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National Institute of Radiological Sciences

Greetings

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As a development of the Nuclear Regulation Authority and Agency’s nomination of the National Institutes for Quantum and Radiological Science and Technology (QST) as a Core Center for coordinating and guiding four Advanced Radiation Emergency Medical Support Centers (Hirosaki University, Fukushima Medical University, Hiroshima University and Nagasaki University) in Japan, the QST Center for Advanced Radiation Emergency Medicine (AREM) was newly established in April 2019. However, again reorganization of QST in Chiba area brings the new name from AREM to the National Institute of Radiological Sciences (NIRS) integrating the two departments; Radiation Effects Research and Radiation Regulatory Science Research. The original NIRS was established in 1957 closely linked to the historical involvement in Daigo- Fukuryumaru, in order to solve negative consequences of radiation exposure and simultaneously to promote utilization of radiation in the field of medical diagnosis and treatment but now “the General” in Japanese naming disappears.

The new NIRS, with renewed confidence, is striving to strengthen our educational and training course, to improve the contents of educational and training materials, to develop common guidelines/manuals for biological and physical dose measurement and estimate, and to cultivate human resources in the field of Radiation Emergency Medicine. In addition, we will concentrate on development of technology and research on Radiation Regulatory Science, and promote basic and clinical research on Radiation Effects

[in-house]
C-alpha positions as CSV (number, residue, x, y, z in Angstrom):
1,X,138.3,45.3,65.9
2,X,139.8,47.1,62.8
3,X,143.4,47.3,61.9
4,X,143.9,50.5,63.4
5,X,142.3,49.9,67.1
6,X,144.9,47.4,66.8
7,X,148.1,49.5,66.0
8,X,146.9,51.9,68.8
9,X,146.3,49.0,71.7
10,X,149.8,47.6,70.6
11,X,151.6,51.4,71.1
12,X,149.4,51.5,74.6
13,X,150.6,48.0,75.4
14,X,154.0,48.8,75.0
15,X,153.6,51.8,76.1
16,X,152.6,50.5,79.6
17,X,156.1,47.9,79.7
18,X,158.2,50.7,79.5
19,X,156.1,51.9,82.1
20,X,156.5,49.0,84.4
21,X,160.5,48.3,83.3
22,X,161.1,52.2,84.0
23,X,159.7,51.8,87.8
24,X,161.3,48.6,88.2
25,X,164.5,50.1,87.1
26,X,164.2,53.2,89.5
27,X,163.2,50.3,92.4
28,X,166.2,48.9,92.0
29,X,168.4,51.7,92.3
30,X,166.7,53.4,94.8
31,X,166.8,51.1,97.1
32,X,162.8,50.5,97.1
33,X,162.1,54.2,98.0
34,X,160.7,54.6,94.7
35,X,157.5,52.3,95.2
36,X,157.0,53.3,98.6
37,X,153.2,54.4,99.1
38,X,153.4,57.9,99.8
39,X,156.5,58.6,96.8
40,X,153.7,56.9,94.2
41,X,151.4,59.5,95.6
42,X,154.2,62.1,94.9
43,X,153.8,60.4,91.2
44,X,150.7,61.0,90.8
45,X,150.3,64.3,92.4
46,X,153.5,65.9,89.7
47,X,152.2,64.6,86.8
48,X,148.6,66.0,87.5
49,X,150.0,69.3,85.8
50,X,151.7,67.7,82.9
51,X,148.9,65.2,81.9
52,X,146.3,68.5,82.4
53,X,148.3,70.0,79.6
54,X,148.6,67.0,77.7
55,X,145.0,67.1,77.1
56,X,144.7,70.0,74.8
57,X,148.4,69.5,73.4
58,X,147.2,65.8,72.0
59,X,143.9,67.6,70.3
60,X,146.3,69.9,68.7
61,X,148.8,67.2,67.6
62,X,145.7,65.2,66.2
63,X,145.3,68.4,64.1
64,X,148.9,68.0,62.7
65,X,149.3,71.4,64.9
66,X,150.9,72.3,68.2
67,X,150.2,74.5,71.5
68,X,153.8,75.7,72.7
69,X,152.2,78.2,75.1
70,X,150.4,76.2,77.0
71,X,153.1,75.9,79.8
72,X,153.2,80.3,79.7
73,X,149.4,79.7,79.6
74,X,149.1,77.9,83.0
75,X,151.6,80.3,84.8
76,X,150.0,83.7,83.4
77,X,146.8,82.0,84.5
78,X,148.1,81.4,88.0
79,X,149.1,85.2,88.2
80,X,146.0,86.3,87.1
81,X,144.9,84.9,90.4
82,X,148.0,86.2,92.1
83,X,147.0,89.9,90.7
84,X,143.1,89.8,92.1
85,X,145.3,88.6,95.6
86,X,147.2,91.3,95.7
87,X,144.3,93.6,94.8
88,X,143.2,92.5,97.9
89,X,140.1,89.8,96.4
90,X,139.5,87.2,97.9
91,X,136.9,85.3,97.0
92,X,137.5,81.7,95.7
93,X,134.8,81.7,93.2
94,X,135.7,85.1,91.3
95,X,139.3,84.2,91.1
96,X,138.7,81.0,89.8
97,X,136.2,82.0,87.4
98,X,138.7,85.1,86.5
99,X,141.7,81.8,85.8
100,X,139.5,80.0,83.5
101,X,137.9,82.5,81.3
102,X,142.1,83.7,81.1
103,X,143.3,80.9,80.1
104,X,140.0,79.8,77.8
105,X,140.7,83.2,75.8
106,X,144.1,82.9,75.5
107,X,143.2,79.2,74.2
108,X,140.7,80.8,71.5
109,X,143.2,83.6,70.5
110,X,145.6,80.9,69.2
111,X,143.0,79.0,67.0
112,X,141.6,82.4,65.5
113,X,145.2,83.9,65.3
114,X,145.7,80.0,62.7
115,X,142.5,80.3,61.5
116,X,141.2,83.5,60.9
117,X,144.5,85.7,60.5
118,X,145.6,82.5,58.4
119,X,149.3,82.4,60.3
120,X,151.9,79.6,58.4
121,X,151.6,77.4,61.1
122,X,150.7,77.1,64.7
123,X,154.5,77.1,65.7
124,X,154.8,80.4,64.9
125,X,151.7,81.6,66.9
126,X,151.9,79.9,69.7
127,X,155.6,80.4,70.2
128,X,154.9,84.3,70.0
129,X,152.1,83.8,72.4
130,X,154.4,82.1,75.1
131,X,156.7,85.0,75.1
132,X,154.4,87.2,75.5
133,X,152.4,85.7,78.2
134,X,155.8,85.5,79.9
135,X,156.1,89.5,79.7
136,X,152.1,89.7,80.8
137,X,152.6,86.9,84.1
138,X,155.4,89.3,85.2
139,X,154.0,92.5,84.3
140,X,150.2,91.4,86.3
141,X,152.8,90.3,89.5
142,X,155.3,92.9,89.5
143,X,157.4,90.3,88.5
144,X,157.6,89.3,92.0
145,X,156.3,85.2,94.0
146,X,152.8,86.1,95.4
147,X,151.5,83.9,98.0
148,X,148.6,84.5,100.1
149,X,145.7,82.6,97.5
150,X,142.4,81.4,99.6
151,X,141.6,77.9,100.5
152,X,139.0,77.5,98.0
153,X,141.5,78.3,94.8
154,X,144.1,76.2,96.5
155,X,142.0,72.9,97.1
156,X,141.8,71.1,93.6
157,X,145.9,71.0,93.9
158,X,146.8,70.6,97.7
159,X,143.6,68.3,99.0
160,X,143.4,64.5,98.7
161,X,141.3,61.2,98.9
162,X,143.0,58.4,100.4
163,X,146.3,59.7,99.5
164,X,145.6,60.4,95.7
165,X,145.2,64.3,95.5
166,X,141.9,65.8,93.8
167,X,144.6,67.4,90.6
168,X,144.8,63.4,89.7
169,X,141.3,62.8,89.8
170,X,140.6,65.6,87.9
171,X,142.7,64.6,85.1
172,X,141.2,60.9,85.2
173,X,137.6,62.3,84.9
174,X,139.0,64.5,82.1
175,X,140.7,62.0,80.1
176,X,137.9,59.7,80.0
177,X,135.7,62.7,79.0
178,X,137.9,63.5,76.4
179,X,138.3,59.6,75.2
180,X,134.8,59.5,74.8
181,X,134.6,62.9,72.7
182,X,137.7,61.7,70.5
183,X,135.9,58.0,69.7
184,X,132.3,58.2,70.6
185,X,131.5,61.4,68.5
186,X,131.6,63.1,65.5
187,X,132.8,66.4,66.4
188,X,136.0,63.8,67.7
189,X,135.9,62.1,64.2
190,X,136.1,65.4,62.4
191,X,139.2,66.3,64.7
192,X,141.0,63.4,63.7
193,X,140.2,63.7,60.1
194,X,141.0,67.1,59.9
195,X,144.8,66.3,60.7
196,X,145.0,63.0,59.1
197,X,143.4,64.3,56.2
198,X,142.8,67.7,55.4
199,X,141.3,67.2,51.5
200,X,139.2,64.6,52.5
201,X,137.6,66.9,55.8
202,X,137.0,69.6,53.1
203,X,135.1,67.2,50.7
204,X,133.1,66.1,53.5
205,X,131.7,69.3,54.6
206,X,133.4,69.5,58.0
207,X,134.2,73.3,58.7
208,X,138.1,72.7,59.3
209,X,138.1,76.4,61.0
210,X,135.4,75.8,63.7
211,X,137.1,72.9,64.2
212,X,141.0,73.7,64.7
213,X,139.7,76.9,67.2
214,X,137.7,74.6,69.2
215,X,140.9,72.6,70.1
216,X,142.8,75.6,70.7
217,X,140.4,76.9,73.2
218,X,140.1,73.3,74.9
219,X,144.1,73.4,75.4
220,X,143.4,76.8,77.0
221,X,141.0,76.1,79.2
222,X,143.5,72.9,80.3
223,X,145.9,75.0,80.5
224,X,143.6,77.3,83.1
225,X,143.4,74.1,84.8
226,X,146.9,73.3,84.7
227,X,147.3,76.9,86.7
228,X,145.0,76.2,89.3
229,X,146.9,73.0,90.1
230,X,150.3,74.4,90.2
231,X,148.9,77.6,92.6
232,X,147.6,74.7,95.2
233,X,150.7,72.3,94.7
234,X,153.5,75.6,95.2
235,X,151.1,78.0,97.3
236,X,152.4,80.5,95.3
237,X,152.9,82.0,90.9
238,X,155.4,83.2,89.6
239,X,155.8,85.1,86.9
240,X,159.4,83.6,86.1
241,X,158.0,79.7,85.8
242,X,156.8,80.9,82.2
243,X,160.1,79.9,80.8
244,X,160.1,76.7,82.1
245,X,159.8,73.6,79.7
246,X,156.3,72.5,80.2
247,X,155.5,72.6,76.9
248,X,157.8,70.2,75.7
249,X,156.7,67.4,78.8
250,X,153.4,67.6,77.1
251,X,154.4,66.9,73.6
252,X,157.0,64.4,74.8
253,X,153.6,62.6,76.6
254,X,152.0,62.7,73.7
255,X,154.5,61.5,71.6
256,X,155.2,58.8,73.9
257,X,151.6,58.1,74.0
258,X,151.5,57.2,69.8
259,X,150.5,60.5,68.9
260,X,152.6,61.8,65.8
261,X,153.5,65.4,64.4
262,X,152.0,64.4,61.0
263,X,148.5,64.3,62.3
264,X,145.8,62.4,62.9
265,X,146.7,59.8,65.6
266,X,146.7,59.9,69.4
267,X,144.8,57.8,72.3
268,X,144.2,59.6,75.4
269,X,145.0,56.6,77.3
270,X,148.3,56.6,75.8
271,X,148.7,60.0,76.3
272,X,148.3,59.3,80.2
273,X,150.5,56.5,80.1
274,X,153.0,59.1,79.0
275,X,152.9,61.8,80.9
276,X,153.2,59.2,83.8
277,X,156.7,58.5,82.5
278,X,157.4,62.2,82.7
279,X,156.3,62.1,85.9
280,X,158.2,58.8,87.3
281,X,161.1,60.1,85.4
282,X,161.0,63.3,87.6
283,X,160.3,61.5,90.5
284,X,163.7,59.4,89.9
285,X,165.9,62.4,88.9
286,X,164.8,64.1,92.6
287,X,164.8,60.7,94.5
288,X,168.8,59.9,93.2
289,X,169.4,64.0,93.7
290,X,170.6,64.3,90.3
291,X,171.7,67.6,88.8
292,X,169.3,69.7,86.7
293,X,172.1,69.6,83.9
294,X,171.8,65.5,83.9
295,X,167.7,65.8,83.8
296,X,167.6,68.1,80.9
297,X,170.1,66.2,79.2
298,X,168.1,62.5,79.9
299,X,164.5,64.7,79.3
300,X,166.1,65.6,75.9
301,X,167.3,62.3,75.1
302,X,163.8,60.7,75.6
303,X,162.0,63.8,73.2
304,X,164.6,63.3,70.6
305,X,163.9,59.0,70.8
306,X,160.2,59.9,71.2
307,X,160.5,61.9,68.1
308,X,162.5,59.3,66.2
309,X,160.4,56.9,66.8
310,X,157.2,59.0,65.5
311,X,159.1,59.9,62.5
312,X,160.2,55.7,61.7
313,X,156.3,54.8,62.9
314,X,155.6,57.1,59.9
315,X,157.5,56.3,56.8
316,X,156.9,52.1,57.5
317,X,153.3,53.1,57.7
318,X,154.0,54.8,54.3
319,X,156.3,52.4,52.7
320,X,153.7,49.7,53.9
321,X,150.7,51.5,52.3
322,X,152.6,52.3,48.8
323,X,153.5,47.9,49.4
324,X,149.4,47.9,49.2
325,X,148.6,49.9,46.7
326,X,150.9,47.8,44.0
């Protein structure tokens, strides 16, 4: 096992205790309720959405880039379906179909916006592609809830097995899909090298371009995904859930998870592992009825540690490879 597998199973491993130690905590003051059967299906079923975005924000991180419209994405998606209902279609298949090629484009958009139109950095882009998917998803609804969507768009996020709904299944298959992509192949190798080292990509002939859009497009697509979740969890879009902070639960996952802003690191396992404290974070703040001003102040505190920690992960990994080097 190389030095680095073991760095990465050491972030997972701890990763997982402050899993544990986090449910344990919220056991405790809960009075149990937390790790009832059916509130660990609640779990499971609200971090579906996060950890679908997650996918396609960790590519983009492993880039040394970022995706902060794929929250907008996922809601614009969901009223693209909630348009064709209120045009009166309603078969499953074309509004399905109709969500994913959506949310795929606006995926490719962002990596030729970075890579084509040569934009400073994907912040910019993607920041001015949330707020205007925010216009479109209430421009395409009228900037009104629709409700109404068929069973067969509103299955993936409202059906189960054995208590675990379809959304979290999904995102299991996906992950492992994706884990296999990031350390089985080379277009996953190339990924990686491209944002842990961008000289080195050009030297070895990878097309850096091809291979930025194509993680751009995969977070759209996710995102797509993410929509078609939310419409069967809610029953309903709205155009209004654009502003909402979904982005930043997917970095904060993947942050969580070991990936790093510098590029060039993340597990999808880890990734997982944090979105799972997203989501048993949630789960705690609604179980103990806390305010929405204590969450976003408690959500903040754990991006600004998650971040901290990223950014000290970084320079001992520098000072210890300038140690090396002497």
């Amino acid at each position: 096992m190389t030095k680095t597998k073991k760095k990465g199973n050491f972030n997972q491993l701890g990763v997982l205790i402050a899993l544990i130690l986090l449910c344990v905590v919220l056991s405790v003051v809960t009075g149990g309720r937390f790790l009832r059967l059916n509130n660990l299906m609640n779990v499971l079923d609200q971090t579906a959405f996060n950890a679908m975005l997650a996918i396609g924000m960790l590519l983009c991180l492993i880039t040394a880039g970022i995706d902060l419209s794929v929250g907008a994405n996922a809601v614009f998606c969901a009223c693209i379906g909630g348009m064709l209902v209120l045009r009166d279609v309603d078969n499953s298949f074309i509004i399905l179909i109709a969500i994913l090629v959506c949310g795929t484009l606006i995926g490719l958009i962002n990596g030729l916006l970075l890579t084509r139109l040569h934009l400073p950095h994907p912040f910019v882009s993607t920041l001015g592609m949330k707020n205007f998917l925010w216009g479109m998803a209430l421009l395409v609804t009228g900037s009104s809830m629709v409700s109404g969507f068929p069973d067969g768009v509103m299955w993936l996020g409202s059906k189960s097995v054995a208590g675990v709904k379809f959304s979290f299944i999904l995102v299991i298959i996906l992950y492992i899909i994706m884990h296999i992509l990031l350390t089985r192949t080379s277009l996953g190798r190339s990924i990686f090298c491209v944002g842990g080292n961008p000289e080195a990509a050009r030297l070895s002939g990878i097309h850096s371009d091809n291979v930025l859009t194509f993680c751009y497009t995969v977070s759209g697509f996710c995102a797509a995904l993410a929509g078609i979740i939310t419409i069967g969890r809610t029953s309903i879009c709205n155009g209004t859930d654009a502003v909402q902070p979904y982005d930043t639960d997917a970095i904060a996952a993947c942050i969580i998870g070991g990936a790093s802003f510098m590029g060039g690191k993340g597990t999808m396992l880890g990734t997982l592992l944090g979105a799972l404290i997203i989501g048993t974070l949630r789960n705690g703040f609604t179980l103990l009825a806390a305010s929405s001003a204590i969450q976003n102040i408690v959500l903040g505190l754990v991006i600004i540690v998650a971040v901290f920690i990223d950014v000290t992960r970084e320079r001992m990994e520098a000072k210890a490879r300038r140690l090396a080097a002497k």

It is well known that in the Medical field, patients in front of us are always live textbooks. Similarly, in the case of nuclear disaster or radiological accident, it is difficult to solve the problems and to manage those simply using a conventional guideline and an approved manual. Indeed, organizational response and risk management after a disaster or accident face many difficulties as for how to build up the on-site capability and human power. Therefore, at the individual level we all should make a constant effort and encourage our mind through research and development, further relying on a good supporting system. 

One of the lessons learned from the Fukushima Nuclear Power Plant Accident apparently demonstrates the necessity of narrowing the gaps of knowledge between the experts and the public, and a system for coordination and effective management between multiple professional areas. On a basis of our own wide knowledge and experience accumulated in QST activities, we plan to cooperatively deepen our educational and training programs, and to promote human resource development program in order to be ready to manage unexpected and critical situations.

As a Core Center of the national level, we will work with the four Medical Support Centers, related organizations, research institutes and universities, domestic and abroad, to fulfill our mission and play a major role in enhancing Japan’s preparedness and ability to respond to nuclear disasters and radiological accidents.

Shunichi Yamashita
Director General
National Institute of Radiological Sciences

 

 

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